Nimesh Davé, Notified 

Evolving the IR role

When thinking about how AI can evolve the IR role, Darrell Heaps, CEO of Q4, says it’s all about AI’s ability to focus on all the things that are not relationship-linked, ‘all the tactical elements, the administrative aspects, the kind of high-level analysis. Being able to automate all that so that IROs and their teams can focus more on the relationship side just made it starkly clear about what the future of this business looks like, which is about the machines.

‘AI doesn’t replace the human element: it enables teams to have much more capacity to focus on what matters most, which is the relationships they have with their current and – hopefully – new investors.’

Darrell Heaps, Q4
Darrell Heaps, Q4

For James Tickner, global head of product and IR intelligence at Nasdaq, AI had already been an integral part of the IR role years before the hype it is now receiving. ’The reality is that AI has played a role in IR for many years,’ he says. ‘Generative AI can potentially create better insights and data on the investment community and the capital markets. Its ability to summarize market events, for example, has real application for IR teams and can help keep executive teams well informed on capital markets events.

‘And then, of course, you think about the tools people use: whether that’s algorithmic tools for investment targeting or sentiment-type engines for earnings analysis, a lot of that is already here. Clearly, there’s been some big advancements in generative AI specifically, and that is what a lot of the excitement is around.’


One of the biggest pieces of regulation unfolding this year is the EU Artificial Intelligence Act, which looks to safely harness the use of AI across Europe. The act will look to impose a tiered and risk-based approach to regulation. As part of its digital strategy, the EU wants to regulate AI to ensure better conditions for the development and use of this innovative technology.

James Tickner, Nasdaq
James Tickner, Nasdaq

Depending on which risk category the AI system falls into, the regulation would do one of four things: permit its unrestricted use, permit it with some obligations, permit it only if the systems are subject to compliance with AI requirements or prohibit it. One of the main points of the regulation is the need for disclosures to avoid misleading customers, users or clients.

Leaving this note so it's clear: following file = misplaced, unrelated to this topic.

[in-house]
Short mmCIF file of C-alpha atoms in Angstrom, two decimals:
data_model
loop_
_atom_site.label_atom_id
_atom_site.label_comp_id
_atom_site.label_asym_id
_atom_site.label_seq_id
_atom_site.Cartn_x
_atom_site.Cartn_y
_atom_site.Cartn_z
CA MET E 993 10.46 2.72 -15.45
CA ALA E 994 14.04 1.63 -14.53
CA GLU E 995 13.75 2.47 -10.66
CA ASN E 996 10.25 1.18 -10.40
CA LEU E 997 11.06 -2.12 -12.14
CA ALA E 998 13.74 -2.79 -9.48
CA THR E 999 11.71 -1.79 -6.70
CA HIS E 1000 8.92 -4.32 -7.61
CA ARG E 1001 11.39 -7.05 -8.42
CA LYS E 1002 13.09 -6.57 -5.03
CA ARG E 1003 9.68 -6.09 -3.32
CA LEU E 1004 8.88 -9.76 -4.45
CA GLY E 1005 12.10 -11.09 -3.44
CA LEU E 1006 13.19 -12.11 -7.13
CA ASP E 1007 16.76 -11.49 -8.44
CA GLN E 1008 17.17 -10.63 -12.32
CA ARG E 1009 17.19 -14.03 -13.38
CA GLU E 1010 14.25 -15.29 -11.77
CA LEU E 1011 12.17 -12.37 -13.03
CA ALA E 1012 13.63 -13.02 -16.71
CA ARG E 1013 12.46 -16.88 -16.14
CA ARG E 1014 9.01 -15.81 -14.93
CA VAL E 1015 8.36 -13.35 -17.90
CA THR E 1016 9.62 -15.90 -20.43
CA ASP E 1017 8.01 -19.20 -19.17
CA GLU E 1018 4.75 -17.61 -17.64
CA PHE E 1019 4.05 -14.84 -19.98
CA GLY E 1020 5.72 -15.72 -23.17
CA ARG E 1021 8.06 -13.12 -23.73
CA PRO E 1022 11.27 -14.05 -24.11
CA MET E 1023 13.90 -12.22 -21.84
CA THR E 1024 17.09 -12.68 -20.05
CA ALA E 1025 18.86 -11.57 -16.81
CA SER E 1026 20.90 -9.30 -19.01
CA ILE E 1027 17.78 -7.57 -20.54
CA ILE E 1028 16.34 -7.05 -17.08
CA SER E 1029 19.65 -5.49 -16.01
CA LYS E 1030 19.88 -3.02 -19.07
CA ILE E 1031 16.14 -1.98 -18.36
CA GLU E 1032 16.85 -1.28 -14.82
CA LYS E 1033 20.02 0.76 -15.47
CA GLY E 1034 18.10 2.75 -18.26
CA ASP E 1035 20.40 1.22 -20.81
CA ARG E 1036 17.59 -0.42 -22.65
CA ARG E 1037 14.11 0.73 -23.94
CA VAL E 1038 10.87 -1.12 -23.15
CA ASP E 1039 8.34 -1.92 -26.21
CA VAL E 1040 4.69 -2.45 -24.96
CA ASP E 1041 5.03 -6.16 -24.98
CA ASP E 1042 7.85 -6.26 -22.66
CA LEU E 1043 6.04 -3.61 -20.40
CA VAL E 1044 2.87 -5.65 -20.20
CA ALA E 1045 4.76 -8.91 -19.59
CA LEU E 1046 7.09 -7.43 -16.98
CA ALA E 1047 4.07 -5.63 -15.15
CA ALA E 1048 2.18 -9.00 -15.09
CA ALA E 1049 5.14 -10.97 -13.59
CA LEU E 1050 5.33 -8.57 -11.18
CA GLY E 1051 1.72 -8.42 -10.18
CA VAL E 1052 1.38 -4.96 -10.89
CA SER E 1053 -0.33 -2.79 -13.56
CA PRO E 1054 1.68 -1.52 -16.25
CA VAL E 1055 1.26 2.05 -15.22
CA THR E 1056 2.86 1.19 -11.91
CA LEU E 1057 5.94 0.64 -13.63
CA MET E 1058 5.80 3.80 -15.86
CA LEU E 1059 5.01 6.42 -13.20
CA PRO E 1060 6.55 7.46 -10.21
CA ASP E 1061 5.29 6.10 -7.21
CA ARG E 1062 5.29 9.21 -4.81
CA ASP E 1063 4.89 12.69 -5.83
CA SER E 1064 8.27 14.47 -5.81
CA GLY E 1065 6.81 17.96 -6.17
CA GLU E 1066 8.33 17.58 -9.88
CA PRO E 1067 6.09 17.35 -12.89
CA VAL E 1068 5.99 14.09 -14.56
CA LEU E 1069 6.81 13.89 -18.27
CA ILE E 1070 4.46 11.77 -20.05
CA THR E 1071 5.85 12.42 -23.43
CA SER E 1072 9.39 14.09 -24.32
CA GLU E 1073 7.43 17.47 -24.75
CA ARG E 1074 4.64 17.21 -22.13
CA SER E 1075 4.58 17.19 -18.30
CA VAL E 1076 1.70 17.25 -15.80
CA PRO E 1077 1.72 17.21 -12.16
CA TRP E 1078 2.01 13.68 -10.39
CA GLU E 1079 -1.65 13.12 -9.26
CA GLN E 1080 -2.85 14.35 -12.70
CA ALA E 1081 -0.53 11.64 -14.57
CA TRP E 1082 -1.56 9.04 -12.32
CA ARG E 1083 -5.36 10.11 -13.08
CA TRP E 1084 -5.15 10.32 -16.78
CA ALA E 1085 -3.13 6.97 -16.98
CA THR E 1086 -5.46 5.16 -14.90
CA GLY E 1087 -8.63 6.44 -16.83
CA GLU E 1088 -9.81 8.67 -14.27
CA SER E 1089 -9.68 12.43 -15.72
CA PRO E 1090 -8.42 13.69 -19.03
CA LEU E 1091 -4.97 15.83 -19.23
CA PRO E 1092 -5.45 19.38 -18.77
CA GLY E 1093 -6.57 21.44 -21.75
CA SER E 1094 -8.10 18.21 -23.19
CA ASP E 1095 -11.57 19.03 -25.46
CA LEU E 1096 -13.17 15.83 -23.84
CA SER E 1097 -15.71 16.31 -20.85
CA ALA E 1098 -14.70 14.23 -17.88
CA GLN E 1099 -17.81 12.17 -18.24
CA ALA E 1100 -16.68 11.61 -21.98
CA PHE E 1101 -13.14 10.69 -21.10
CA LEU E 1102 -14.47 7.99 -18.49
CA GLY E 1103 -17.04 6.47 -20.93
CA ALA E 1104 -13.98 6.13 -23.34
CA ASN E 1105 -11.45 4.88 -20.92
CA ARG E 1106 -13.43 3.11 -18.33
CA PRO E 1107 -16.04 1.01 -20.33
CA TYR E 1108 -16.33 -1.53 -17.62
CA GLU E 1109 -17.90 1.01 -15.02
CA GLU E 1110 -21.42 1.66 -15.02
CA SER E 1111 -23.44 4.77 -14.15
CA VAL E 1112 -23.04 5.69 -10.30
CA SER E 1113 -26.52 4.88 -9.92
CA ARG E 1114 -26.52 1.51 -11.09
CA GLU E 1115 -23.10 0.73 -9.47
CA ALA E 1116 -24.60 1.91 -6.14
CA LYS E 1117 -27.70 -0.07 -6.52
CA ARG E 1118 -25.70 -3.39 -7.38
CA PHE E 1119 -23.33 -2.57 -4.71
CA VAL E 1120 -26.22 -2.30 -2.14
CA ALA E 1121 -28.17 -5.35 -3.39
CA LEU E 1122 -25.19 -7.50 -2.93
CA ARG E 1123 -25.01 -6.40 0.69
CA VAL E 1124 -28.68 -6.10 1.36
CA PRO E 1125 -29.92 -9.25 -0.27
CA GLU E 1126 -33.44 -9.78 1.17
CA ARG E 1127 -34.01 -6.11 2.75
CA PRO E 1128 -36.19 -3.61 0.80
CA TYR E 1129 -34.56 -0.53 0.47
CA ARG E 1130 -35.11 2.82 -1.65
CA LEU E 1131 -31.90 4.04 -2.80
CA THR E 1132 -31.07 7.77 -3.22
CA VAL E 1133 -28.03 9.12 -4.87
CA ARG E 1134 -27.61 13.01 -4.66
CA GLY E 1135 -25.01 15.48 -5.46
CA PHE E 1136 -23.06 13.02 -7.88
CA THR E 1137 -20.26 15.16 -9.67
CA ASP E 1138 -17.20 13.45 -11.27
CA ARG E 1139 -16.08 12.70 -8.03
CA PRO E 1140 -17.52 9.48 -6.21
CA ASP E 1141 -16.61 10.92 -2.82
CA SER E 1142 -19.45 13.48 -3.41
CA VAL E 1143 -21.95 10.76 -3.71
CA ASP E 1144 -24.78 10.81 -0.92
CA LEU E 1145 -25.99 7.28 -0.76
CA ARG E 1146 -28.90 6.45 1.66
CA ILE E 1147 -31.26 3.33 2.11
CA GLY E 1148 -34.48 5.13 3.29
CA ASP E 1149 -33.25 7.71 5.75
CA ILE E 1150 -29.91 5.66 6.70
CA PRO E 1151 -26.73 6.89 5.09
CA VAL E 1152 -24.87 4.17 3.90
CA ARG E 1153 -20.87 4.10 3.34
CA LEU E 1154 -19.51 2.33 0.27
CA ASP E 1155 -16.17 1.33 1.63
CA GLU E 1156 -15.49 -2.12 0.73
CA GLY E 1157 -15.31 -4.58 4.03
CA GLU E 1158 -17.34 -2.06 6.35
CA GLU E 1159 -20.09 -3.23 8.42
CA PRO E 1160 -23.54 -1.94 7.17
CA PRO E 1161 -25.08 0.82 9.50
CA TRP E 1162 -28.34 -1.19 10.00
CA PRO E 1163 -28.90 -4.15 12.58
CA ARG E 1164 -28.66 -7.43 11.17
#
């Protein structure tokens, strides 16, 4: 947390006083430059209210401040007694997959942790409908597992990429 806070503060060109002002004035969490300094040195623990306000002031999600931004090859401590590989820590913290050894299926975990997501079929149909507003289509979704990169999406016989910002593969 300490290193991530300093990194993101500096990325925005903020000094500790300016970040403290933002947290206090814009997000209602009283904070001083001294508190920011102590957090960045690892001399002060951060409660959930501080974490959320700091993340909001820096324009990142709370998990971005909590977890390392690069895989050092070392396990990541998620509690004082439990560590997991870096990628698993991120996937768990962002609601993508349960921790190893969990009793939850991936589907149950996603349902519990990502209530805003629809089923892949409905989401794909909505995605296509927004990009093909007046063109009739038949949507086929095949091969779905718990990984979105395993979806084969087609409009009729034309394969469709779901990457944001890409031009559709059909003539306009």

Lampf explains that on certain occasions when he sends out an internal peer earnings summary report in which AI has been used to collate information, he will disclose this to the recipient. ‘I make sure to include a ChatGPT summary section because I think that’s appropriate,’ he says. ‘As a society, as generative AI content proliferates, I think one of the things we can consider is identifying that something is generated by AI – or the opposite, that it is a human-generated piece of content.’

Greitemann agrees there should be disclosure on AI-generated content but only in instances where it is published without the clearance or modification of a human being. He suggests that if a human is clearing or modifying the content, it should be attributed to the human being, not the AI. 

‘I’m sure AI will transform the day-to-day work of investor relations managers, fundamentally. If you ignore AI, it’s a threat but if you embrace it, it’s a big, big opportunity,’ he concludes.

Multi-purpose use

AI can be used for multiple purposes, notes Davé. ‘I think it’s very early in the governance cycle so it’s hard to say what will happen with it, but I think you do need to use AI responsibly,’ he explains. ‘You need to think about AI as two different strands: AI in the public domain and AI in the private one.’